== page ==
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A world, a sphere, a ball made of metal with a diameter of 25 millimeters, and six holes. For furniture manufacturer USM, this is the center of the universe. The story of a design classic that has revolutionized offices.
Who would have thought of that! Basing the company furniture on the factory building construction plans, and then turning that idea into a raster system to organize the whole world. Well, the office world at least …
No, it’s not science fiction. It’s a story that began in the Swiss canton of Berne around 50 years ago. In 1961, Paul Schärer Jr. joins the family business that was founded in 1885, with the goal of transforming a traditional manufacturing company into a modern industrial enterprise.
As a metal working company, they are obliged to build with steel. Architect Fritz Haller is charged with designing the skeleton. The logical development of the concept leads to an aesthetically perfect and flexible industrial architectural system.
It is modular, extendable and adaptable: Schärer and Haller go on to apply the concept to the interior design of the USM (Ulrich Schärer Münsingen) building. The tubular steel prototypes being used in their own office furniture so impress visitors that it is not long before mass production of the furniture begins.
The words “raster” or “grid” sound limiting if you misunderstand them. According to USM Haller the raster or grid is a support framework or system that is liberating and not limiting because creativity naturally emerges when individuals develop their ideas systematically.
The rigorous grid thinking of Schärer und Haller led to a new and influential interplay of buildings, rooms and furniture designs. And this led to the grid furniture system being given a place in the permanent design collection of the Museum of Modern Art in New York.
The most important elements have not changed – metal ball joints, chrome-plated 19-millimeter tubes, and rectangular, powder-coated sheet metal panels.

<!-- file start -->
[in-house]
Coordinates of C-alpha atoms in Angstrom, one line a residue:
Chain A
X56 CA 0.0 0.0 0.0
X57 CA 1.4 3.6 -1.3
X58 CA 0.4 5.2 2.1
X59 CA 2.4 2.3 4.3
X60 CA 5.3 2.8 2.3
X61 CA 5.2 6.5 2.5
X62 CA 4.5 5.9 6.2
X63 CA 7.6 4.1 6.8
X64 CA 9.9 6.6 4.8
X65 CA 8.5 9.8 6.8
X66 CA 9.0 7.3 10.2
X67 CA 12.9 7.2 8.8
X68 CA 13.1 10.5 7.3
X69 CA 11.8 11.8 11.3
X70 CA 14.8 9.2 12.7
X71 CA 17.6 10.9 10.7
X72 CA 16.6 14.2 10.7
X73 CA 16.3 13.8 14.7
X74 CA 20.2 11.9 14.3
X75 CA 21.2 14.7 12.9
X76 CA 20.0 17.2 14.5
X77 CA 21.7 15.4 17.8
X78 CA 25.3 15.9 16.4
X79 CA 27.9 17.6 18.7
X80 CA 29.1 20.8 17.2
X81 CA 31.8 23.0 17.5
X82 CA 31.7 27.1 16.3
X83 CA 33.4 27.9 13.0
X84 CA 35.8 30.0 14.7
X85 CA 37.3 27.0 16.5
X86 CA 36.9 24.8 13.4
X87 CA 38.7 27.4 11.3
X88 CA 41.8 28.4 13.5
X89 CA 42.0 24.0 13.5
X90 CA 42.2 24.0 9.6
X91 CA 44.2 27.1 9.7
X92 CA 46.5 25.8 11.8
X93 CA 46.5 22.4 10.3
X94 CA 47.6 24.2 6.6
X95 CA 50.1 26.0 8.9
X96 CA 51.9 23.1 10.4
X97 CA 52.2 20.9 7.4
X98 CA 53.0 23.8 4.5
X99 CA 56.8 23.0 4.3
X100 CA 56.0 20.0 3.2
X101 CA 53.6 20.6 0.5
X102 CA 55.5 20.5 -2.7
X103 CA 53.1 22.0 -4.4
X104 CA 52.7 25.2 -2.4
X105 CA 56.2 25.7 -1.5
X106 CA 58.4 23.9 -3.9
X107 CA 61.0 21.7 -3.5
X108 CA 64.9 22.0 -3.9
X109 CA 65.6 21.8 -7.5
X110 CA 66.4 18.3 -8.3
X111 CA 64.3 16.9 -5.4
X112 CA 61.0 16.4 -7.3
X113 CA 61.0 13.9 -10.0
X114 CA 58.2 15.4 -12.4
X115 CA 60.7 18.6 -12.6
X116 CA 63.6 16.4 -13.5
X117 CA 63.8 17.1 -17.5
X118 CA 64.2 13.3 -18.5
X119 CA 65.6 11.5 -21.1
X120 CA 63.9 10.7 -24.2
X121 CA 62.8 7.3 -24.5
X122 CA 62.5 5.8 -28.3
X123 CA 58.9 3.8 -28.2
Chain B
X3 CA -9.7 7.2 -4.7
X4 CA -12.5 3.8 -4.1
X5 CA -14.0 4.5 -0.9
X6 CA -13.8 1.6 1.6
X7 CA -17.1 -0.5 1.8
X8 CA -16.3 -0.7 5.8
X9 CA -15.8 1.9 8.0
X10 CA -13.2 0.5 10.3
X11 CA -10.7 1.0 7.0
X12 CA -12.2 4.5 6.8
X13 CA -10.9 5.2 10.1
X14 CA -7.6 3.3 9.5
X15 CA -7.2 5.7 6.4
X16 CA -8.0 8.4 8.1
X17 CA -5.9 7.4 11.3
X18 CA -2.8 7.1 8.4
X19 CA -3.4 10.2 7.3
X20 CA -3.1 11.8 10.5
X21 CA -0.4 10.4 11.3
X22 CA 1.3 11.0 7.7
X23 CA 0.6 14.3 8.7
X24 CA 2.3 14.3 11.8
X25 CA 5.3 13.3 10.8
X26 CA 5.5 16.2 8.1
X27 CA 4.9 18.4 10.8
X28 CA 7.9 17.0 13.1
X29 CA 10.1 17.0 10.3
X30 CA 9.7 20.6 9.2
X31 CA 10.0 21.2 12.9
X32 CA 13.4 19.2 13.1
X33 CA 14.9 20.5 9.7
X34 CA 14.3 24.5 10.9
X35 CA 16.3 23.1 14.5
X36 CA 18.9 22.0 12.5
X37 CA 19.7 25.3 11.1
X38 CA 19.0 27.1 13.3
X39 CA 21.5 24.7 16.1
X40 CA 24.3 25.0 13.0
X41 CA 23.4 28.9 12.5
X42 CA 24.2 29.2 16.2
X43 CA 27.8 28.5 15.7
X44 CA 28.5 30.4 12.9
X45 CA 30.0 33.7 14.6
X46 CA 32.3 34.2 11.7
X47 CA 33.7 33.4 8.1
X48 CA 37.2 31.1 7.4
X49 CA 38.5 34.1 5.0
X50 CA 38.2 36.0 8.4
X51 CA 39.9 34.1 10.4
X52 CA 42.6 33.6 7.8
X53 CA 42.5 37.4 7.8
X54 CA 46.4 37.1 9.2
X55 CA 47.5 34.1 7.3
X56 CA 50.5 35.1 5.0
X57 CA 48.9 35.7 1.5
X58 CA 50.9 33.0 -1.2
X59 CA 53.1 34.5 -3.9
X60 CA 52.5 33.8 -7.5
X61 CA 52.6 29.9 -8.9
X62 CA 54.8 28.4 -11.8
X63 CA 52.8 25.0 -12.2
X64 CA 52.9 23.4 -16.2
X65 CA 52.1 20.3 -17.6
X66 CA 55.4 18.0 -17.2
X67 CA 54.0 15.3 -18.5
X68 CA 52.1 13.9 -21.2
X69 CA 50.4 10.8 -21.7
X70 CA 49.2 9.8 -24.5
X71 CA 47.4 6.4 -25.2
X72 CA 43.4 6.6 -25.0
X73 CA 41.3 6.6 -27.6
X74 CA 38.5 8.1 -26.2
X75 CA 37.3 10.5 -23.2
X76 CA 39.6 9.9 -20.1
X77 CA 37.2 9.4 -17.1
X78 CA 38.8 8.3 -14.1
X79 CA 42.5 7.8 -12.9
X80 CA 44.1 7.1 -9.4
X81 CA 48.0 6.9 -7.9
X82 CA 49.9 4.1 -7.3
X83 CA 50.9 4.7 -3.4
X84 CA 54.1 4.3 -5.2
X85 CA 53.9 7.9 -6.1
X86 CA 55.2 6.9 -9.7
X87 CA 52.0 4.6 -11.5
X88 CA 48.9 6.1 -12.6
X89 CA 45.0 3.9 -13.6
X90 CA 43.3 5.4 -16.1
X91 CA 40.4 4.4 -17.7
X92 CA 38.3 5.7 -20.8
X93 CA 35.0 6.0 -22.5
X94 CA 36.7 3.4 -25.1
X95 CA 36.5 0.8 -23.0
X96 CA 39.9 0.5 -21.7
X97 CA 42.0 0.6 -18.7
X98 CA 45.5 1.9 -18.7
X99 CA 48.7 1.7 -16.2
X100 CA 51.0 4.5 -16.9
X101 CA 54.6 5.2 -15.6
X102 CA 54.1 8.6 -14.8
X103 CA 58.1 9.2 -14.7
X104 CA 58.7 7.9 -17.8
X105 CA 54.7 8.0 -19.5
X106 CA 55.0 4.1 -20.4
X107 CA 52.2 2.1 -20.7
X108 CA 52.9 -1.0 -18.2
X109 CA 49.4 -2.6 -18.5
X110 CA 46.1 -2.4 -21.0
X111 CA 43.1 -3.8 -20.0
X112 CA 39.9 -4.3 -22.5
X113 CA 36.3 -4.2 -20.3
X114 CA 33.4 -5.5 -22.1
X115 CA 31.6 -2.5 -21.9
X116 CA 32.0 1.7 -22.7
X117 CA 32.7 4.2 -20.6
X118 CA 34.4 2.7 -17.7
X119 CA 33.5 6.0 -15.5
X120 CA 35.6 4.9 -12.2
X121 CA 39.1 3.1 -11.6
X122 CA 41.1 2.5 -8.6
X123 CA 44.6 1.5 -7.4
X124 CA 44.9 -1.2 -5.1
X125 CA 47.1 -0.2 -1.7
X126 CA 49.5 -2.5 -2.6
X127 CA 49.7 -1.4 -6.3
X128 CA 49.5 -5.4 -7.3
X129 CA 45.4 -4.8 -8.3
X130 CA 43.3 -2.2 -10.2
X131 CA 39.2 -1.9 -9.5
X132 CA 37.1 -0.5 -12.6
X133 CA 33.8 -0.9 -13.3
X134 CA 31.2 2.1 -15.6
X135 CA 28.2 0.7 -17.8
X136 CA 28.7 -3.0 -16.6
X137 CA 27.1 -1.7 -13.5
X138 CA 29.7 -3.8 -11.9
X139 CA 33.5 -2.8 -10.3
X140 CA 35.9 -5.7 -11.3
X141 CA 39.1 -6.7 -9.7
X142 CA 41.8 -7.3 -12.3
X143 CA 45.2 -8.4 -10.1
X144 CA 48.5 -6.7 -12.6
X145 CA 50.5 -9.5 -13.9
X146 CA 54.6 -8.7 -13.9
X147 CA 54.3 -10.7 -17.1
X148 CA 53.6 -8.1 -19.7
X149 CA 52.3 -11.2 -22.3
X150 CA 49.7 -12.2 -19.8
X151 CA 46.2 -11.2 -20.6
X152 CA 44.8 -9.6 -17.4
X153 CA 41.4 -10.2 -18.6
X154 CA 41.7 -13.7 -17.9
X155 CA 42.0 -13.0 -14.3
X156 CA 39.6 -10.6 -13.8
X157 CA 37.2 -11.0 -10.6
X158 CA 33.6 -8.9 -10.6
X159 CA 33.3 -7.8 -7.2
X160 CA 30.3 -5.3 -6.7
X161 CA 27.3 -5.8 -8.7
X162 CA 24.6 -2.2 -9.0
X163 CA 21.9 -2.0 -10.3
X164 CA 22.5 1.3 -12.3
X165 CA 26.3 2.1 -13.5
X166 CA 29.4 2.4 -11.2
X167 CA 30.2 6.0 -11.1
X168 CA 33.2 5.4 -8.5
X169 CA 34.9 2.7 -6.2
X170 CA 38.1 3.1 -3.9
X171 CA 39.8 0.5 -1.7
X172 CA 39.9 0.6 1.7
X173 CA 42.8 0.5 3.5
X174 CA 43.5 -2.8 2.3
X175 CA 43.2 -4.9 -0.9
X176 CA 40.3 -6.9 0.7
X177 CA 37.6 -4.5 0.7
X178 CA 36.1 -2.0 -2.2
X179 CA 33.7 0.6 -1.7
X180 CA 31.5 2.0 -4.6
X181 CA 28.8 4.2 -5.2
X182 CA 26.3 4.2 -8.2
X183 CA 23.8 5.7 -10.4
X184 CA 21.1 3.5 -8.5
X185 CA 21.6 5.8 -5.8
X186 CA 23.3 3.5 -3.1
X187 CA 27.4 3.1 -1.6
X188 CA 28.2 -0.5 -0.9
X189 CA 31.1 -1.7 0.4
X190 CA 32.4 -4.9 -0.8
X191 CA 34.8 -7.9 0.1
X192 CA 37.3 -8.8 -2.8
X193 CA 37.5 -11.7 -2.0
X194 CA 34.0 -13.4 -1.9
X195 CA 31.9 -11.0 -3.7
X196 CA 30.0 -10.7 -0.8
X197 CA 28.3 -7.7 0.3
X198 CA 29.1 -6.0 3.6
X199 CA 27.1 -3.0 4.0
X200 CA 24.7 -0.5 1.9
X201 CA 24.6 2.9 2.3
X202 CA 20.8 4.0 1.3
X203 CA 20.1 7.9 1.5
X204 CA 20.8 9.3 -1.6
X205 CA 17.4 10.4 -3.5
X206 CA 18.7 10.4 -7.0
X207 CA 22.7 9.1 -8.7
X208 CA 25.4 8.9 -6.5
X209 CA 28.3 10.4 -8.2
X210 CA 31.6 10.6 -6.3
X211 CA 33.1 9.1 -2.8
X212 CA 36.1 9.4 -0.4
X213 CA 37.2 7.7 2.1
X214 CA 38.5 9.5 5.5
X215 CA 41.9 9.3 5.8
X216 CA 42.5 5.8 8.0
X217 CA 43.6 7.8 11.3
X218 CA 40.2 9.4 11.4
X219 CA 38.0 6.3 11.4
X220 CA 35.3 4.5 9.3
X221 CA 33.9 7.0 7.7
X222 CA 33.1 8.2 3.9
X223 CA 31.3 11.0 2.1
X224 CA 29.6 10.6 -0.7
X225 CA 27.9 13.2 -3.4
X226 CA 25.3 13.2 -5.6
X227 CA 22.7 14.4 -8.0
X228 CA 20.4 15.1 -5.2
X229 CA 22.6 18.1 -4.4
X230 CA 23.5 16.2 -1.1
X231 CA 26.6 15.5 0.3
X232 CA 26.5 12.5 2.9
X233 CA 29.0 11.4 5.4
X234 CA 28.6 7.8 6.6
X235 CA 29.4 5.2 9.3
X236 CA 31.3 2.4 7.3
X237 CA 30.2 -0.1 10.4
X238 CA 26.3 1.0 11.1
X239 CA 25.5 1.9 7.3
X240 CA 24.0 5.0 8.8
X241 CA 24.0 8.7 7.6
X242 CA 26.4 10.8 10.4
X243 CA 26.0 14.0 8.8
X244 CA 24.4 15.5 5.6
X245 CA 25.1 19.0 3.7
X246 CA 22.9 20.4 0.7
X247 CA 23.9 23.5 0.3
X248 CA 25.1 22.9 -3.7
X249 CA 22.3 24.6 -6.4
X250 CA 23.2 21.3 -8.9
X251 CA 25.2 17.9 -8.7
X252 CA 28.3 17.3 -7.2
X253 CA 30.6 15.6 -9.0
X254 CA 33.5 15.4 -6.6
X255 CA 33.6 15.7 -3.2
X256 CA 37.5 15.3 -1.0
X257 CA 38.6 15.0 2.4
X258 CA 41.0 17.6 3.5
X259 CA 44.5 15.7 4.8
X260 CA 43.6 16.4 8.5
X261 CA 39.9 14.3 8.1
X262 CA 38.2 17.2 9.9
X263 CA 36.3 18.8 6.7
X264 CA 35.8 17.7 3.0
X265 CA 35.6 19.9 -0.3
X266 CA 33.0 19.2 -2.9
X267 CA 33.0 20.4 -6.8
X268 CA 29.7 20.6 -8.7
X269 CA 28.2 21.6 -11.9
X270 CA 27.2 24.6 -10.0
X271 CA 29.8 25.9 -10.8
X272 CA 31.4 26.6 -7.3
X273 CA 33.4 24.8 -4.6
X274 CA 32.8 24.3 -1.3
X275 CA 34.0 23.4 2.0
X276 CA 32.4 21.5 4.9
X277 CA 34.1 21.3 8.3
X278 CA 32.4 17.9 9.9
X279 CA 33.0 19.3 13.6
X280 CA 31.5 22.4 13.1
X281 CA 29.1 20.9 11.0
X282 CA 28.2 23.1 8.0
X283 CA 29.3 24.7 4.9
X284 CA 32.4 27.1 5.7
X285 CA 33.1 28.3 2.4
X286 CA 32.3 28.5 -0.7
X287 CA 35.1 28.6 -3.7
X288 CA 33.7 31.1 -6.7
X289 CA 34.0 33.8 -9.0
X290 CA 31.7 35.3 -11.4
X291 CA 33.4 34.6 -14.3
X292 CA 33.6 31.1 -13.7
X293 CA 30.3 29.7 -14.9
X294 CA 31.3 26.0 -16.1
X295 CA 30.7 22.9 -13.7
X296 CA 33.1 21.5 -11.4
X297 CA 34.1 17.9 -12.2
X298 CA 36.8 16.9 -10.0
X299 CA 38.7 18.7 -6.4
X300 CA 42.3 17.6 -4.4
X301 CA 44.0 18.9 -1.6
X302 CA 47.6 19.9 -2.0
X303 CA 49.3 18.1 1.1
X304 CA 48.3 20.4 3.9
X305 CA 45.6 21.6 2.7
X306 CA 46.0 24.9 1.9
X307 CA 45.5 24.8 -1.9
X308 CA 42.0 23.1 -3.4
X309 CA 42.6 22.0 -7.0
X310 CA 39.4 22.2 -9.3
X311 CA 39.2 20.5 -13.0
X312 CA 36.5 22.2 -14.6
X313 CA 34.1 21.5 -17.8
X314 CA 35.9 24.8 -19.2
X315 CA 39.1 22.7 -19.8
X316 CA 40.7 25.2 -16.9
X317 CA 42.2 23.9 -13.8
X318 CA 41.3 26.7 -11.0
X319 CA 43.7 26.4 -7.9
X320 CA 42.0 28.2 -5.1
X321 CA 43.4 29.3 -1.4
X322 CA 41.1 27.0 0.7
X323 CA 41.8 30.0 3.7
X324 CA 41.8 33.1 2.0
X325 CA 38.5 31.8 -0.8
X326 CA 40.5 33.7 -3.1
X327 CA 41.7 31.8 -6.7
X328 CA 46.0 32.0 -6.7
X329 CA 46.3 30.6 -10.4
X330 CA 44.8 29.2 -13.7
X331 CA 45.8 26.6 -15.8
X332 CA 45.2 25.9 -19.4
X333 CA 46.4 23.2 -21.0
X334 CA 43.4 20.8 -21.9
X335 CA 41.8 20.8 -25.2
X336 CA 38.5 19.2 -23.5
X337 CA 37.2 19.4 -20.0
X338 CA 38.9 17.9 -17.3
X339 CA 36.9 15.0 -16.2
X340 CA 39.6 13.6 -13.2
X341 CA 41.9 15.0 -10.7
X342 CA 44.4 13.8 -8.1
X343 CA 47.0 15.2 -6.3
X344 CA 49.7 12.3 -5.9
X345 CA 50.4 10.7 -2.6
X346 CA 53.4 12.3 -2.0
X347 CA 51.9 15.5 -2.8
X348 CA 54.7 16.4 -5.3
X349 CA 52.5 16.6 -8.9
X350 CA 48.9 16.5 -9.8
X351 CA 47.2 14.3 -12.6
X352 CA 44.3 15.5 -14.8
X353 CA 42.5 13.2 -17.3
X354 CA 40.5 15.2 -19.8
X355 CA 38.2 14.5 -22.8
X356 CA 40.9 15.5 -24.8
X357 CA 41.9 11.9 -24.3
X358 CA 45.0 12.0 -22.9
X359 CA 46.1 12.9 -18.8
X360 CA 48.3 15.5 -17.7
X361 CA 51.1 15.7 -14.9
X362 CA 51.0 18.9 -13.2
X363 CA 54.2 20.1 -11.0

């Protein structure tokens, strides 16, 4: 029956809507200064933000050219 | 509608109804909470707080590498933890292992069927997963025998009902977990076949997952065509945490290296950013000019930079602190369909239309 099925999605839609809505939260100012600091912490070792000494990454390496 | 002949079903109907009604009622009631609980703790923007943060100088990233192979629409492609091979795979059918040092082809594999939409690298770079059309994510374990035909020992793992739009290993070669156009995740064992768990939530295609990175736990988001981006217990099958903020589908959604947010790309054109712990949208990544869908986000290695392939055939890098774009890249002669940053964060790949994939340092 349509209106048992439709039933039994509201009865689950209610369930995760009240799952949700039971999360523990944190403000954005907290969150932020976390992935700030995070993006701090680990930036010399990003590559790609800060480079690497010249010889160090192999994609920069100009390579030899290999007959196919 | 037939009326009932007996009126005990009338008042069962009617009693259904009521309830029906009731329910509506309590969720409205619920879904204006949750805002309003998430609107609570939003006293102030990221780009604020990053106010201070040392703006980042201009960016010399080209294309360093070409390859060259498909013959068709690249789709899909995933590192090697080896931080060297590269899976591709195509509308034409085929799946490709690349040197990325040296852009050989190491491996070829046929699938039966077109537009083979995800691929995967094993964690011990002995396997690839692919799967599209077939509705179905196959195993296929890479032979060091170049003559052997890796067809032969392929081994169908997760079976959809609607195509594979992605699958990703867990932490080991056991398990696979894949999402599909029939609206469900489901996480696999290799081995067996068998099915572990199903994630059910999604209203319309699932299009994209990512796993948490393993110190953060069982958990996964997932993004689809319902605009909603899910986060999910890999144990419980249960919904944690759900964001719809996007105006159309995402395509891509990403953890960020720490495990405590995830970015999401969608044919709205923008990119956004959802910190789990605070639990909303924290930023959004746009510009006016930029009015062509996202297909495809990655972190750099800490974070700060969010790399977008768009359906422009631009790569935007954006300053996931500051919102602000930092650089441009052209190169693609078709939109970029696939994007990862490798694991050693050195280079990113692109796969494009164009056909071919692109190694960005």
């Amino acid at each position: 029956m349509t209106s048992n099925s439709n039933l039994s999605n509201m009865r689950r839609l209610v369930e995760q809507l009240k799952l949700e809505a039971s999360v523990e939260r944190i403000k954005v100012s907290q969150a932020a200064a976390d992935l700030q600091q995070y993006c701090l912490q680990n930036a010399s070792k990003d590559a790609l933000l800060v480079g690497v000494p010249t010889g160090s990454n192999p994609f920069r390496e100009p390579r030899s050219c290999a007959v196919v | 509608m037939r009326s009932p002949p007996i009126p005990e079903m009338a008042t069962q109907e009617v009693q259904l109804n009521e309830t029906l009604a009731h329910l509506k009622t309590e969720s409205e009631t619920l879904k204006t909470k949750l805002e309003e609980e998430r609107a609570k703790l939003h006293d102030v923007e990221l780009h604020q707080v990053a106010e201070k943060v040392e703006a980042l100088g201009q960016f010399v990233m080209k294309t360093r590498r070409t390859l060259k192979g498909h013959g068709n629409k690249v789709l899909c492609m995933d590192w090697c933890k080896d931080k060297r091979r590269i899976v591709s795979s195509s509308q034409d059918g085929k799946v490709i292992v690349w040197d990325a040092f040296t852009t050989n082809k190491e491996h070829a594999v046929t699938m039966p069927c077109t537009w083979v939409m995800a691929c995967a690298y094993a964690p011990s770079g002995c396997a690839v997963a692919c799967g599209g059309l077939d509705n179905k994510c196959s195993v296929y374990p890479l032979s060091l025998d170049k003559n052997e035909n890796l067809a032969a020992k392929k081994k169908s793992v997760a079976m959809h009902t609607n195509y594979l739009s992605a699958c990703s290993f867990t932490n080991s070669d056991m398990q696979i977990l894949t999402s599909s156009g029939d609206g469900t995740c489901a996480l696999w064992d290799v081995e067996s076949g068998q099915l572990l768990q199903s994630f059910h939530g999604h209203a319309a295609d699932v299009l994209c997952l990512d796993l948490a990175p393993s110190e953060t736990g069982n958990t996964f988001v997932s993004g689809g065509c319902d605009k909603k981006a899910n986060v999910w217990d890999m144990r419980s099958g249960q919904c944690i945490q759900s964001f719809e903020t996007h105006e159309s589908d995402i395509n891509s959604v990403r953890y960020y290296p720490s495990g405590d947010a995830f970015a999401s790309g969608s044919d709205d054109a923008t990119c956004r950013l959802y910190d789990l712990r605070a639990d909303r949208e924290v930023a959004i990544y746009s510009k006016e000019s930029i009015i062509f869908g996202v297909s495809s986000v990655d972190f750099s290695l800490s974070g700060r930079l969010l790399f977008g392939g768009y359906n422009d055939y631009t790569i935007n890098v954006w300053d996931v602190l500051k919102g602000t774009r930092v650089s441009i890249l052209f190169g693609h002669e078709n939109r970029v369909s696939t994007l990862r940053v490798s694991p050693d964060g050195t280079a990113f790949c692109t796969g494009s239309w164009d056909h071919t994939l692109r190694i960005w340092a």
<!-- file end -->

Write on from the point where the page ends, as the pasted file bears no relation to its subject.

The ball joint has six threaded holes through which the tubes can be elegantly attached with the help of a clever tool. It is the ingenious mechanical secret behind the USM Haller modular furniture.
The panel elements in 14 colors and the additional options of glass and perforated metal produce a virtually unlimited number of possible combinations. All product innovations are developed with “backward compatibility” in mind, ensuring that each new system component can be integrated into existing structures.
A vision with foresight: well-established furniture design classics.
But timeless design depends on the materials and processing being durable. To this end, high-precision processing and very robust raw materials are used.
From earliest days, paints for the sheet steel used by USM were mainly supplied by Wörwag. It was the meeting of two companies that were equally committed to making no compromises on material or product quality. Wörwag is dedicated to long-term relationships. Now the Wörwag subsidiary in Switzerland is USM’s supportive partner.
USM remains loyal to its location in Switzerland and continuously invests in efficient manufacturing processes, because consistency depends on renewal, and continuity depends on innovation. For instance, this year a new powdercoating facility was built at the USM site.
Now the parameters are being fine-tuned. It is a technical gem linked to existing shop floors but located underground, which is beneficial for reducing temperature fluctuations and managing dust. Of course, USM wouldn’t be USM without added value. So, employee parking spaces were included in the development, and the space freed up by the old powder-coating facility can now be used for expansion of the manufacturing facilities.
Does furniture reflect a person’s character? The clarity of the USM modular furniture system allows the unobtrusive and timeless combination with any other style or interior design concept. And it adapts to suit changing habits and workflows. Having become a workplace classic, USM has also managed to establish a presence in people’s homes.
“Reduce to the max” has become a global philosophy. People say we can do without 80 percent of the things we own, and still manage just fine, provided the other 20 percent are well considered. In other words, to become classic, furniture needs to combine quality and utility, form and function.
The Porsche 911, born the same year as the USM concept, is an example of the celebrated notion that form follows function. But classic doesn’t mean static. Part of Fritz Haller’s legacy was the maxim, “Everyone can create works of art.” He also said, “I chose construction as a path to understanding myself and everything that happens.” His discovery seems to be that ultimately, it’s all a question of principle.
(This article first appeared in the Wörwag customer magazine finish in 2013.)